In an email Monday night, Zbur told the Blade: “It was clear that today’s meeting followed meaningful internal dialogue among Dodgers management, with whom I had numerous frank conversations during the week and weekend. I’m pleased that the Dodgers came to understand the genuine hurt and injury caused by the decision to exclude the Sisters of Perpetual Indulgence — one that did not reflect our Los Angeles or California values.

As the only LGBTQ members of the Legislature representing Los Angeles, Senator Menjivar and I participated in the meeting at the request of the California LGBTQ Legislative Caucus to express the serious and uniform concern of Democratic members of the California Legislature.

After hearing the perspectives of the Sisters, L.A. Pride and the LGBTQ+ leaders in the room, the Dodger management apologized unequivocally for their mistake, re-invited the Sisters to participate in the event, and engaged in a discussion about the steps that they could take to reconcile with LGBTQ+ community.

I was proud of the Sisters, who demonstrated  resilience, strength and a commitment to the LGBTQ+ community during the discussion, and I was impressed with the sincerity of the apology by the Dodger management.”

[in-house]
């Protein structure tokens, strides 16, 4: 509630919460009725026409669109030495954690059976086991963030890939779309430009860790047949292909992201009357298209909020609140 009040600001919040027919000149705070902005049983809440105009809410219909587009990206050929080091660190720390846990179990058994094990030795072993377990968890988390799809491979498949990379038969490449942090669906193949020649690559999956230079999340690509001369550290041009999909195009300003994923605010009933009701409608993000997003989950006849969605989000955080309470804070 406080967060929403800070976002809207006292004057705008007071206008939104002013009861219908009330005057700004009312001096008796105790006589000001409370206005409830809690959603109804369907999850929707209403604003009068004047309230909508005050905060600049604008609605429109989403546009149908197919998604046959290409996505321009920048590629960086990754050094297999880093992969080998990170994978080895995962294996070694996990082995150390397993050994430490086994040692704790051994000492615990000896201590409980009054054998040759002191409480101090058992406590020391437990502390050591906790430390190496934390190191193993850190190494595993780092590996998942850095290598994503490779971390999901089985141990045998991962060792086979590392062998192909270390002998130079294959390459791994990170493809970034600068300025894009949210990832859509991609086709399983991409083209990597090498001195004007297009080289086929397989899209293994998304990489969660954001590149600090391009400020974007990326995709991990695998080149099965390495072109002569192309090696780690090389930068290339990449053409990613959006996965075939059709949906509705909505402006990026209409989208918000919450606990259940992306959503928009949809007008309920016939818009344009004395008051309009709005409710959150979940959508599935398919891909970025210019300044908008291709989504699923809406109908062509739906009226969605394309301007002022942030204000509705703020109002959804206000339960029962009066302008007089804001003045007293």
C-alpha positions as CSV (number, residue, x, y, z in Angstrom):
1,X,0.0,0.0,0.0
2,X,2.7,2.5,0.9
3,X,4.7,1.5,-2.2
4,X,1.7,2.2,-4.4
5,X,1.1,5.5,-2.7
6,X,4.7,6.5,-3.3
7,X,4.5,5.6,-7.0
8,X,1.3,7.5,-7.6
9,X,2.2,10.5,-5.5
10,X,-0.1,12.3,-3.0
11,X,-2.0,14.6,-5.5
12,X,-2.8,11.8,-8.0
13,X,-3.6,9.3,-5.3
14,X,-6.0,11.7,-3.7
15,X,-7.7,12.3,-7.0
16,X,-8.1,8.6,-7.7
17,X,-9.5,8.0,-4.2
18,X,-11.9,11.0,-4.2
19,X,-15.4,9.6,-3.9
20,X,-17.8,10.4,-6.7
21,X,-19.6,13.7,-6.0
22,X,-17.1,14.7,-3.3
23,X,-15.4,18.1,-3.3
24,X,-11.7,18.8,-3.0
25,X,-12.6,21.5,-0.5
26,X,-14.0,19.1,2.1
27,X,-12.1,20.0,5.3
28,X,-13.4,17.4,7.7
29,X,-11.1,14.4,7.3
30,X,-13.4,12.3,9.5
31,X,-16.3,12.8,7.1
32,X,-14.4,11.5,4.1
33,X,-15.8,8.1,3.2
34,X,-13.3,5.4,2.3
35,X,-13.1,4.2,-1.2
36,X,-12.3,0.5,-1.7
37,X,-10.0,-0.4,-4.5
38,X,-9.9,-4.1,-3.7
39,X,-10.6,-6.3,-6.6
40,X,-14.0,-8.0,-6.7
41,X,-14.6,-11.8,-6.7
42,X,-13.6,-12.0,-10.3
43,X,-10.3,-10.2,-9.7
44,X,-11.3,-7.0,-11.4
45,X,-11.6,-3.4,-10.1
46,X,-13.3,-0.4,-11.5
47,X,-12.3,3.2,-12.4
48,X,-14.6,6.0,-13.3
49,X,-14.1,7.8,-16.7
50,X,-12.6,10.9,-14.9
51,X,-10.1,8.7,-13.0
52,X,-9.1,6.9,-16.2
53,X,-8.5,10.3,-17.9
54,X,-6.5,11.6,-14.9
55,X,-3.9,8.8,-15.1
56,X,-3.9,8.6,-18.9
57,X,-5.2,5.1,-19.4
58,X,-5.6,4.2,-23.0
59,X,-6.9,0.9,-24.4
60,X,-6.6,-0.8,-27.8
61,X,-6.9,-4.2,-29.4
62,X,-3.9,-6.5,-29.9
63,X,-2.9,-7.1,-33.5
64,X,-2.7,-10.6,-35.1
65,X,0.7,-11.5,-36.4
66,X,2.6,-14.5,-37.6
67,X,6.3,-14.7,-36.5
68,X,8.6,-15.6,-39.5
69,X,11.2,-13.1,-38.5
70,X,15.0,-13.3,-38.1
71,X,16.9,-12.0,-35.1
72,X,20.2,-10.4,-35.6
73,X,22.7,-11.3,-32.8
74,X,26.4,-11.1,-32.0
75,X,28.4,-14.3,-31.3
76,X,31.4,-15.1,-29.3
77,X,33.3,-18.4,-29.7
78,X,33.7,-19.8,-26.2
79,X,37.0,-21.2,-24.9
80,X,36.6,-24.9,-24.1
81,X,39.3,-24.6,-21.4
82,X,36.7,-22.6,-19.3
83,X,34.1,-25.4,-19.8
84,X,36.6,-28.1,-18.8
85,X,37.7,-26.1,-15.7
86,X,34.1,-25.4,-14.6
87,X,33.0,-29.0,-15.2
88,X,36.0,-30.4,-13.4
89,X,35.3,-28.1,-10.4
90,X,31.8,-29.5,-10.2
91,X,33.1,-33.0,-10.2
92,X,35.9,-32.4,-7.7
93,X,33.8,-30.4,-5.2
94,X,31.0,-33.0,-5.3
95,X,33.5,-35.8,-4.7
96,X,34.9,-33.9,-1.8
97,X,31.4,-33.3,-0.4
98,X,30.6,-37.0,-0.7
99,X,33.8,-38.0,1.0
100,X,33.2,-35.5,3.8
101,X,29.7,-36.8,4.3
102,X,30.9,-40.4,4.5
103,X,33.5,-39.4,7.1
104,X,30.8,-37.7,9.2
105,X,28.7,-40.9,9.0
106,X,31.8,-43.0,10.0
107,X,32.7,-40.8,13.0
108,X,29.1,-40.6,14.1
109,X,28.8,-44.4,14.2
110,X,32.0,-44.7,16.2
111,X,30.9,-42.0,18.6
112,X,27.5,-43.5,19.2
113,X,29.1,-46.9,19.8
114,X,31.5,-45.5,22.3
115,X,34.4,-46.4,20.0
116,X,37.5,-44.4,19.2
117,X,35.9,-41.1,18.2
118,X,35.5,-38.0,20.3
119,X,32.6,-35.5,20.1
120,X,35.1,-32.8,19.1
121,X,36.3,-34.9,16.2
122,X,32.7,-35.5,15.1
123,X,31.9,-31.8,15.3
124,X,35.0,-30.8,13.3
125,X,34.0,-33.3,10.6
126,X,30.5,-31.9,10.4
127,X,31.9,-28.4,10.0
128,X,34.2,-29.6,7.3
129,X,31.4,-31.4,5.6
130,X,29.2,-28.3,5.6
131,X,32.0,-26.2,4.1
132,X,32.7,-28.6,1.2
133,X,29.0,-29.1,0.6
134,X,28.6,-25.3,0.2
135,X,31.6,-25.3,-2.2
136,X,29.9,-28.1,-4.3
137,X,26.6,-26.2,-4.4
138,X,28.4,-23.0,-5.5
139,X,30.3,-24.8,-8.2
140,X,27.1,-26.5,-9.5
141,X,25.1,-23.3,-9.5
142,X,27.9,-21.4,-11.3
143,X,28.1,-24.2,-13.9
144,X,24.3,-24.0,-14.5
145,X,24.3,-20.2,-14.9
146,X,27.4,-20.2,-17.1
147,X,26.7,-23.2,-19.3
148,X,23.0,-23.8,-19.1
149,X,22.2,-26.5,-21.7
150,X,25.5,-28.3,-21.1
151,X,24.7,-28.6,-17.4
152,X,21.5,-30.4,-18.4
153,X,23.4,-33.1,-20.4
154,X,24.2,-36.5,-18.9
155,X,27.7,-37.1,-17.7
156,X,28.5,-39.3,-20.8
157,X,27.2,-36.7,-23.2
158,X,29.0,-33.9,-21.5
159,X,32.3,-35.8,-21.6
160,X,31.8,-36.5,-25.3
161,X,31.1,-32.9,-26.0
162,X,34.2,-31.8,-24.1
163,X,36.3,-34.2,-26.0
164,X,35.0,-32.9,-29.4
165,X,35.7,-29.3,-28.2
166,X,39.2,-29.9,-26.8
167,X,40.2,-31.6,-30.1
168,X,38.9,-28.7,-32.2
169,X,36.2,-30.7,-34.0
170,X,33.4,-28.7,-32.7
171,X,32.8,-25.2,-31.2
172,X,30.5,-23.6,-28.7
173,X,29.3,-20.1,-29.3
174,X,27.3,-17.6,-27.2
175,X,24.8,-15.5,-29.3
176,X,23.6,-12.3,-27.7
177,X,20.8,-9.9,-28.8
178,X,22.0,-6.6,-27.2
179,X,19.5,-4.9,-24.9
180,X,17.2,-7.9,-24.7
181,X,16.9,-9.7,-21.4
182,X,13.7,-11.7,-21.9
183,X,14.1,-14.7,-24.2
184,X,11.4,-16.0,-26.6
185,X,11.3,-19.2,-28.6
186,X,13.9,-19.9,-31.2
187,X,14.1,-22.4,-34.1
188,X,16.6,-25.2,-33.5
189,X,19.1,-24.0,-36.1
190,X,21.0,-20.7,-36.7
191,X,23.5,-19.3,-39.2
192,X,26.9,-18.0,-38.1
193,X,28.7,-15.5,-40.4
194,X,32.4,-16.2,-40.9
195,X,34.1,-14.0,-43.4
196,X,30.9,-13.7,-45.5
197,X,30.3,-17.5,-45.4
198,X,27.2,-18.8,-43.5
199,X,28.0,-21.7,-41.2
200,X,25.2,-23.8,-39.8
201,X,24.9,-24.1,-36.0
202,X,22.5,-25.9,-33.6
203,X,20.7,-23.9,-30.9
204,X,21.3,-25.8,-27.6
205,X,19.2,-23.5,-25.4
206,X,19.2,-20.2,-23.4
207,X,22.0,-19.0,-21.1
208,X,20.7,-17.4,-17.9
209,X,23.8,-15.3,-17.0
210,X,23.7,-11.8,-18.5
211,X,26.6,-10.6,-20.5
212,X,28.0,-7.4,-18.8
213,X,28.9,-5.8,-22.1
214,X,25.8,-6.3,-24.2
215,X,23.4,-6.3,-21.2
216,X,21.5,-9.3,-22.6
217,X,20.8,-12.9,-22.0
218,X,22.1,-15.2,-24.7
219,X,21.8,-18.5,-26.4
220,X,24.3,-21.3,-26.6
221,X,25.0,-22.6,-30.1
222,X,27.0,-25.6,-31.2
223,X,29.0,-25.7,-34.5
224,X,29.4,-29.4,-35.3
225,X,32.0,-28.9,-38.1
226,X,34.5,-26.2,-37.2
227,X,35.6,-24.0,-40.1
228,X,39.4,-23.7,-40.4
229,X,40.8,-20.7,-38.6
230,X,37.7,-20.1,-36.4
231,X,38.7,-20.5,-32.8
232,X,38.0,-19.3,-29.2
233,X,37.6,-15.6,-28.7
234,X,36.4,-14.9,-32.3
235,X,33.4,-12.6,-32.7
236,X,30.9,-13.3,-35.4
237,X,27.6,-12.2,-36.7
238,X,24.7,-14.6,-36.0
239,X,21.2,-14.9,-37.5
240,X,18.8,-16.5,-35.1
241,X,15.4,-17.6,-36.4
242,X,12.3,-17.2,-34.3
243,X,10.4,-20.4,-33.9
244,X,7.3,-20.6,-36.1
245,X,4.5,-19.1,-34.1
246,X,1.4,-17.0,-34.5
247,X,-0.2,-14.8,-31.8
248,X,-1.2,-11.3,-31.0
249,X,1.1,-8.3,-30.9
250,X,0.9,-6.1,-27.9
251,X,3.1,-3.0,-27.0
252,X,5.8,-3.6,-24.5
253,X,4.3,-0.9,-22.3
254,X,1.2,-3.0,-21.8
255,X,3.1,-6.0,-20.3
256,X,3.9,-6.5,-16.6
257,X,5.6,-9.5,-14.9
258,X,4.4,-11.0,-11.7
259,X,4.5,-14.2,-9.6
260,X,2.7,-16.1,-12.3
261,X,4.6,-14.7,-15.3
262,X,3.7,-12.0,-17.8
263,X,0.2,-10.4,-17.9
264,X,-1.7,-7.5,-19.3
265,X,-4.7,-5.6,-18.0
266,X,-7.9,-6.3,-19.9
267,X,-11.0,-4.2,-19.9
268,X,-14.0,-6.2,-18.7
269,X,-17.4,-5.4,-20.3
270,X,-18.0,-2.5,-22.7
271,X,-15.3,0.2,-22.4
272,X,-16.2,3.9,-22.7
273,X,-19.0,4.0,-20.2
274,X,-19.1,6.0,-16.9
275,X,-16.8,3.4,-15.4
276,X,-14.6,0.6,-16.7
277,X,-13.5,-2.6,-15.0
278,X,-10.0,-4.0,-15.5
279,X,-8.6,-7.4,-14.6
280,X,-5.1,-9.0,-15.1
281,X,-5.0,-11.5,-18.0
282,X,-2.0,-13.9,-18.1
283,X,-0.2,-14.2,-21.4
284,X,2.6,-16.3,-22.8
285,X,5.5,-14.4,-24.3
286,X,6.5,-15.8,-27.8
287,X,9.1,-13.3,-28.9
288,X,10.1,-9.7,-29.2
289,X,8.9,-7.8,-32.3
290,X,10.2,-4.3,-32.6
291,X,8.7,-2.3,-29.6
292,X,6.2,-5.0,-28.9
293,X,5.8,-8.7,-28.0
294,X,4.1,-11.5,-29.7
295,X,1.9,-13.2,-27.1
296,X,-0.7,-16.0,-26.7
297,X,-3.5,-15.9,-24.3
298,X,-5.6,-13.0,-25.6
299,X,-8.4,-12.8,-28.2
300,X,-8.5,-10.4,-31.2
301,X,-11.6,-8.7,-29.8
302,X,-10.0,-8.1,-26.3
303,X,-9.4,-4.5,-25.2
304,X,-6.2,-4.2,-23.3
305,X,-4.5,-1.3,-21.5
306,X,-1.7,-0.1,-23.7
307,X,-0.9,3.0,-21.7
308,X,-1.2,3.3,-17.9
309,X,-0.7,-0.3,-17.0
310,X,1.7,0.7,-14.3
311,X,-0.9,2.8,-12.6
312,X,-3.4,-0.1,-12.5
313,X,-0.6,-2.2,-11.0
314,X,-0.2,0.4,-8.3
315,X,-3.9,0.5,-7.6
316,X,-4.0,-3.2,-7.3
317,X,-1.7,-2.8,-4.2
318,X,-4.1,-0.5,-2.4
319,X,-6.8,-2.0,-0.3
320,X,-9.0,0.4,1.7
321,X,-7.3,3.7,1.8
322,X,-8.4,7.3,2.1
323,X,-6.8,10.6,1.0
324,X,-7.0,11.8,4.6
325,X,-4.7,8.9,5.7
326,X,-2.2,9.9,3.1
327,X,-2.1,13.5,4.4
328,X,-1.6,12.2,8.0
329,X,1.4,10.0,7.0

The Los Angeles LGBT Center had called on the team to cancel Pride Night altogether. After the Dodgers had made their public apology, Hollendoner issued the following statement:

“Today’s decision by the Dodgers to publicly apologize to the Sisters of Perpetual Indulgence and roll back their exclusion from next month’s Pride Night is a step in the right direction, and we support the Sisters’ vote to accept their much-deserved Community Hero Award.

Last week’s debacle underscores the dangerous impact of political tactics by those who seek to stoke the flames of anti-LGBTQ bias at a time when our rights are under attack. We must continue to stand together as a community in defense of the rights and recognition of LGBTQ+ people in Los Angeles and beyond.

The Center is filled with gratitude to our Los Angeles community, who mobilized to support the Sisters, all of which compelled the Dodgers to ultimately do right by LGBTQ+ people everywhere. We are proud to stand with the Sisters of Perpetual Indulgence, and will join them at Pride Night to honor their many important contributions to our movement.

The Dodgers’ course correction and the conversations we have had with the organization’s leadership since last week demonstrates the version of allyship we have come to expect from the team over the years. The Center will always strive to hold our corporate partners accountable — which means so much more than waving a rainbow flag.” 

The team announced last week it would drop the drag group from its celebration of LGBTQ+